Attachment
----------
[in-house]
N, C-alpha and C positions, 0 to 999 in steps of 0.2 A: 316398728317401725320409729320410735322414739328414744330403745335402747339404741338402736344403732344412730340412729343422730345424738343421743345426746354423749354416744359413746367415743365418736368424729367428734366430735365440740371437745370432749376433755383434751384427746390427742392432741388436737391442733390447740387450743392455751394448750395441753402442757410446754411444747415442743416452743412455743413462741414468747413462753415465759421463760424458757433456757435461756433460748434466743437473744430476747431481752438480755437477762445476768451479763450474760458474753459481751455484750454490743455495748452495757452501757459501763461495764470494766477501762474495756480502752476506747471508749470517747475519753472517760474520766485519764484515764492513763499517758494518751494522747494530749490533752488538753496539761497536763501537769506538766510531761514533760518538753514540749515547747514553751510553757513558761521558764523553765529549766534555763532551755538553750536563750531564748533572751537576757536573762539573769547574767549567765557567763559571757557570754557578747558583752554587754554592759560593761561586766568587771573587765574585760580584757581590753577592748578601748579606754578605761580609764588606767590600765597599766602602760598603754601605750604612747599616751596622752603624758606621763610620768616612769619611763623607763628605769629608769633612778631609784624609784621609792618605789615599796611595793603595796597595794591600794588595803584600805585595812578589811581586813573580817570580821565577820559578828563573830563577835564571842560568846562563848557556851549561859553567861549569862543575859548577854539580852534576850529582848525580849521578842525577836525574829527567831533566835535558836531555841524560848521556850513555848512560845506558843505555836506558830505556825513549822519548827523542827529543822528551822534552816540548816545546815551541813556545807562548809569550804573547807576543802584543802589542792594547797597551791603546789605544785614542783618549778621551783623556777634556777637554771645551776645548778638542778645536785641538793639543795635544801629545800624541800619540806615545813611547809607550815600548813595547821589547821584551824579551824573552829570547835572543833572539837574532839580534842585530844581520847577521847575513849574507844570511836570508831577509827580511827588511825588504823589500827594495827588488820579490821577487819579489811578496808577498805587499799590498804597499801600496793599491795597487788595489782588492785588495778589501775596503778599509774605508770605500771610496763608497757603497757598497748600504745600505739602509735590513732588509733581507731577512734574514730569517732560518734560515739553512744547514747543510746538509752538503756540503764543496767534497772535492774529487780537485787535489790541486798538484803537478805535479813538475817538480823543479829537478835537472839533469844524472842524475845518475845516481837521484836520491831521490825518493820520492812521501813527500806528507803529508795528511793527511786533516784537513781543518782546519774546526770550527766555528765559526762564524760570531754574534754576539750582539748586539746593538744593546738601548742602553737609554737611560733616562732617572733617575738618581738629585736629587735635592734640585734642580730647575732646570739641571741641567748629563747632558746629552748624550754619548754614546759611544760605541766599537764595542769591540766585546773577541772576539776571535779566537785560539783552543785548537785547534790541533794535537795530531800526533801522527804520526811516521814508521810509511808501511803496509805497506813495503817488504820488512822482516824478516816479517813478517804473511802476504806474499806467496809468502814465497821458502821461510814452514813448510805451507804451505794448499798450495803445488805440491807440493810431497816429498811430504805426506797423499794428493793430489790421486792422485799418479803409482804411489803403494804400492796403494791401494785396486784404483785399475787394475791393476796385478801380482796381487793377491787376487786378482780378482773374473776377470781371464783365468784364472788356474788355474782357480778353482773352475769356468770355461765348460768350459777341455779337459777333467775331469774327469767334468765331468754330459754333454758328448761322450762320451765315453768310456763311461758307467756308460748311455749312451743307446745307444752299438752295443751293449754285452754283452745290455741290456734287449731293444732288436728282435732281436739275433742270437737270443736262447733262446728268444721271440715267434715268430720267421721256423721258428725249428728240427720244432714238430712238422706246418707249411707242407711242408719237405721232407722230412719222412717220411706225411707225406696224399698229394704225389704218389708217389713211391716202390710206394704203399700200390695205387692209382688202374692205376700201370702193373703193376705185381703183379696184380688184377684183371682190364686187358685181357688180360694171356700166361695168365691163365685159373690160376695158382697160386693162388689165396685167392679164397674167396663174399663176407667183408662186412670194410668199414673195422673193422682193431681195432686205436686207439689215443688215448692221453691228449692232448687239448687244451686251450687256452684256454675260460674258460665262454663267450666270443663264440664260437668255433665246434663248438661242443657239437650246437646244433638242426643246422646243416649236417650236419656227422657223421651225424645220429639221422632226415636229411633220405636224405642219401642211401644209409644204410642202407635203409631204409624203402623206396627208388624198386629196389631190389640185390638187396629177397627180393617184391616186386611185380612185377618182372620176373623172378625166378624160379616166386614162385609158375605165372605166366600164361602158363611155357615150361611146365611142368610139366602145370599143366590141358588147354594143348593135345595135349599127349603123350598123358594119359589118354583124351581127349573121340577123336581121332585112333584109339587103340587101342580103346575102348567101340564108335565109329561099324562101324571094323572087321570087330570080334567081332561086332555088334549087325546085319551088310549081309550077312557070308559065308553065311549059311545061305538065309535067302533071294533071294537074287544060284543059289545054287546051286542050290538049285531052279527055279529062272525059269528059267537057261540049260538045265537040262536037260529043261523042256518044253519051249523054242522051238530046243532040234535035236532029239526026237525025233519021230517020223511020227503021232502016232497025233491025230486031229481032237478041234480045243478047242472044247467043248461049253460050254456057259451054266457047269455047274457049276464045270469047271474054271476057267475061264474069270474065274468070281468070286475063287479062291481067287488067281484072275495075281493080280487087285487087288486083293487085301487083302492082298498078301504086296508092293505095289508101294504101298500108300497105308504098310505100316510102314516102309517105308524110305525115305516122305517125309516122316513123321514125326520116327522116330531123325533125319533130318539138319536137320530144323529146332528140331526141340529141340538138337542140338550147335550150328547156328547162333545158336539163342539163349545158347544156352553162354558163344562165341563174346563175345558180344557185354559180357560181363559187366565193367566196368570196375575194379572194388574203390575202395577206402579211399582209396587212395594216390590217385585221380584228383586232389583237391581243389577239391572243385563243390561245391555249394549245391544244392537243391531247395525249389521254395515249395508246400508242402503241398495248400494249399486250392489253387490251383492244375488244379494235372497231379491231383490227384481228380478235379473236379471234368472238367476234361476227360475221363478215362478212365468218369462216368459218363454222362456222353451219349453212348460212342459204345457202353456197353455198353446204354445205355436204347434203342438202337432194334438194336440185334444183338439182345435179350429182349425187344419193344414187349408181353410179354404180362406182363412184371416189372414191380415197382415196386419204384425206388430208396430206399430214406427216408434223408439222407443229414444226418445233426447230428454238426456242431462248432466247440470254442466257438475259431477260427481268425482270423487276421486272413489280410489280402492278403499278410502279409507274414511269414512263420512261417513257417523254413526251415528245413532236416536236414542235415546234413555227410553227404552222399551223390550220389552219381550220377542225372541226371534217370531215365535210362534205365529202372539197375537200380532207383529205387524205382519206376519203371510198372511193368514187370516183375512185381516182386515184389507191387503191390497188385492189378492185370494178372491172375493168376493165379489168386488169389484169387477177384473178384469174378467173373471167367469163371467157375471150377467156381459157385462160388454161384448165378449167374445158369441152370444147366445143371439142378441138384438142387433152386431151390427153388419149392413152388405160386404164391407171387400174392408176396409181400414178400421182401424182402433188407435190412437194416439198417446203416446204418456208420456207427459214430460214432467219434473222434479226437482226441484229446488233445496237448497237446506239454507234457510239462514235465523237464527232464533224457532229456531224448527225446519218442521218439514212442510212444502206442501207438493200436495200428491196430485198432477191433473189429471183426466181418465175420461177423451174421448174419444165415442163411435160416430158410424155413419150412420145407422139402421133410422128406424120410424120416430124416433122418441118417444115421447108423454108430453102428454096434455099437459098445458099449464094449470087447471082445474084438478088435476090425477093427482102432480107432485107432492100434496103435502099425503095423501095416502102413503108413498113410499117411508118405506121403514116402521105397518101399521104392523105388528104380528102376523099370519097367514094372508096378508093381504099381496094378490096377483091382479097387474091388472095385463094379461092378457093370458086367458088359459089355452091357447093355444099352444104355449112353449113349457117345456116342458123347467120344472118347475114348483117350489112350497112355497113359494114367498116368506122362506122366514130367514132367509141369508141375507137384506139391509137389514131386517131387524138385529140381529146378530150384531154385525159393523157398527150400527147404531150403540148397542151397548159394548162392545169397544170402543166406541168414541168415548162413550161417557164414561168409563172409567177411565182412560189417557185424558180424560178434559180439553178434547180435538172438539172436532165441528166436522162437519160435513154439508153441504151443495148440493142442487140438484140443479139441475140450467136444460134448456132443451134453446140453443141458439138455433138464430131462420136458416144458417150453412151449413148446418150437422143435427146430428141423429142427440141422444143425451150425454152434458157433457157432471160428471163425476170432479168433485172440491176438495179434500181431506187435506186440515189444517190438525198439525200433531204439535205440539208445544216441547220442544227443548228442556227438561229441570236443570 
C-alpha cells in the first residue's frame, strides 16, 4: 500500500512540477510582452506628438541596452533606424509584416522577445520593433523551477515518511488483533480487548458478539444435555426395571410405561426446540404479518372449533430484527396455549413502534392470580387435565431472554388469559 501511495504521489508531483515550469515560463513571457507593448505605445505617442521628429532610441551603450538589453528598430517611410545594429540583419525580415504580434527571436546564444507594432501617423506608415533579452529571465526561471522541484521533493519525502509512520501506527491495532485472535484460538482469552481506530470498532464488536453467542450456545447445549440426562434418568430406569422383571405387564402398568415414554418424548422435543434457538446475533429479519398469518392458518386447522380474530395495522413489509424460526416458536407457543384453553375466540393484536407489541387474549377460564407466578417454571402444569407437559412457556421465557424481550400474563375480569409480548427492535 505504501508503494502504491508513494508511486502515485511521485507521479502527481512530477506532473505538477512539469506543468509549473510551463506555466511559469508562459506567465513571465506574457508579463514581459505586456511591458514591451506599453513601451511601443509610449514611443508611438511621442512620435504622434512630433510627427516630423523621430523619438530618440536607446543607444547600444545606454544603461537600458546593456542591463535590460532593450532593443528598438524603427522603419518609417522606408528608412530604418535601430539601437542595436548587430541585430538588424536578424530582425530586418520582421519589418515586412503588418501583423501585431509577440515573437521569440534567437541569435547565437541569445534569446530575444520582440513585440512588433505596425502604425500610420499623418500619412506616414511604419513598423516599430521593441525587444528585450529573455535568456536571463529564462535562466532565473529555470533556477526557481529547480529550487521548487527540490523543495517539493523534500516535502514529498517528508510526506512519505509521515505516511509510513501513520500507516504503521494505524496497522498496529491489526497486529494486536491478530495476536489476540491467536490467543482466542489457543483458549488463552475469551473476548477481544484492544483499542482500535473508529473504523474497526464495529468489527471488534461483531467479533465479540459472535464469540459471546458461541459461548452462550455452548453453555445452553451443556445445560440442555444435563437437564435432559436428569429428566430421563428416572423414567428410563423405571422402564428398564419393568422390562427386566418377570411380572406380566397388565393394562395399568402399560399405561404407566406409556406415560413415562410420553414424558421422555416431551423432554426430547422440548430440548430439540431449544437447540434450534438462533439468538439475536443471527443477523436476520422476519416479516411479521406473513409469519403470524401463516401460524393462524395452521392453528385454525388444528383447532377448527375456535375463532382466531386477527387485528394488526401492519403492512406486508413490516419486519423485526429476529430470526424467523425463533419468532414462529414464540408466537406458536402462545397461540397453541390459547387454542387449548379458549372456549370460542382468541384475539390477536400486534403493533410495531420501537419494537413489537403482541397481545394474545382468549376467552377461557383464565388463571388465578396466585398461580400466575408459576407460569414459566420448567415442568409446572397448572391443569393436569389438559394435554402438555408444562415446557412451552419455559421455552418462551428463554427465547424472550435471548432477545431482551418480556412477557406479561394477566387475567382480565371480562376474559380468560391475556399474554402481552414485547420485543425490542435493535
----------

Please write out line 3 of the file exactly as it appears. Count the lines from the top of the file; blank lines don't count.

C-alpha cells in the first residue's frame, strides 16, 4: 500500500512540477510582452506628438541596452533606424509584416522577445520593433523551477515518511488483533480487548458478539444435555426395571410405561426446540404479518372449533430484527396455549413502534392470580387435565431472554388469559 501511495504521489508531483515550469515560463513571457507593448505605445505617442521628429532610441551603450538589453528598430517611410545594429540583419525580415504580434527571436546564444507594432501617423506608415533579452529571465526561471522541484521533493519525502509512520501506527491495532485472535484460538482469552481506530470498532464488536453467542450456545447445549440426562434418568430406569422383571405387564402398568415414554418424548422435543434457538446475533429479519398469518392458518386447522380474530395495522413489509424460526416458536407457543384453553375466540393484536407489541387474549377460564407466578417454571402444569407437559412457556421465557424481550400474563375480569409480548427492535 505504501508503494502504491508513494508511486502515485511521485507521479502527481512530477506532473505538477512539469506543468509549473510551463506555466511559469508562459506567465513571465506574457508579463514581459505586456511591458514591451506599453513601451511601443509610449514611443508611438511621442512620435504622434512630433510627427516630423523621430523619438530618440536607446543607444547600444545606454544603461537600458546593456542591463535590460532593450532593443528598438524603427522603419518609417522606408528608412530604418535601430539601437542595436548587430541585430538588424536578424530582425530586418520582421519589418515586412503588418501583423501585431509577440515573437521569440534567437541569435547565437541569445534569446530575444520582440513585440512588433505596425502604425500610420499623418500619412506616414511604419513598423516599430521593441525587444528585450529573455535568456536571463529564462535562466532565473529555470533556477526557481529547480529550487521548487527540490523543495517539493523534500516535502514529498517528508510526506512519505509521515505516511509510513501513520500507516504503521494505524496497522498496529491489526497486529494486536491478530495476536489476540491467536490467543482466542489457543483458549488463552475469551473476548477481544484492544483499542482500535473508529473504523474497526464495529468489527471488534461483531467479533465479540459472535464469540459471546458461541459461548452462550455452548453453555445452553451443556445445560440442555444435563437437564435432559436428569429428566430421563428416572423414567428410563423405571422402564428398564419393568422390562427386566418377570411380572406380566397388565393394562395399568402399560399405561404407566406409556406415560413415562410420553414424558421422555416431551423432554426430547422440548430440548430439540431449544437447540434450534438462533439468538439475536443471527443477523436476520422476519416479516411479521406473513409469519403470524401463516401460524393462524395452521392453528385454525388444528383447532377448527375456535375463532382466531386477527387485528394488526401492519403492512406486508413490516419486519423485526429476529430470526424467523425463533419468532414462529414464540408466537406458536402462545397461540397453541390459547387454542387449548379458549372456549370460542382468541384475539390477536400486534403493533410495531420501537419494537413489537403482541397481545394474545382468549376467552377461557383464565388463571388465578396466585398461580400466575408459576407460569414459566420448567415442568409446572397448572391443569393436569389438559394435554402438555408444562415446557412451552419455559421455552418462551428463554427465547424472550435471548432477545431482551418480556412477557406479561394477566387475567382480565371480562376474559380468560391475556399474554402481552414485547420485543425490542435493535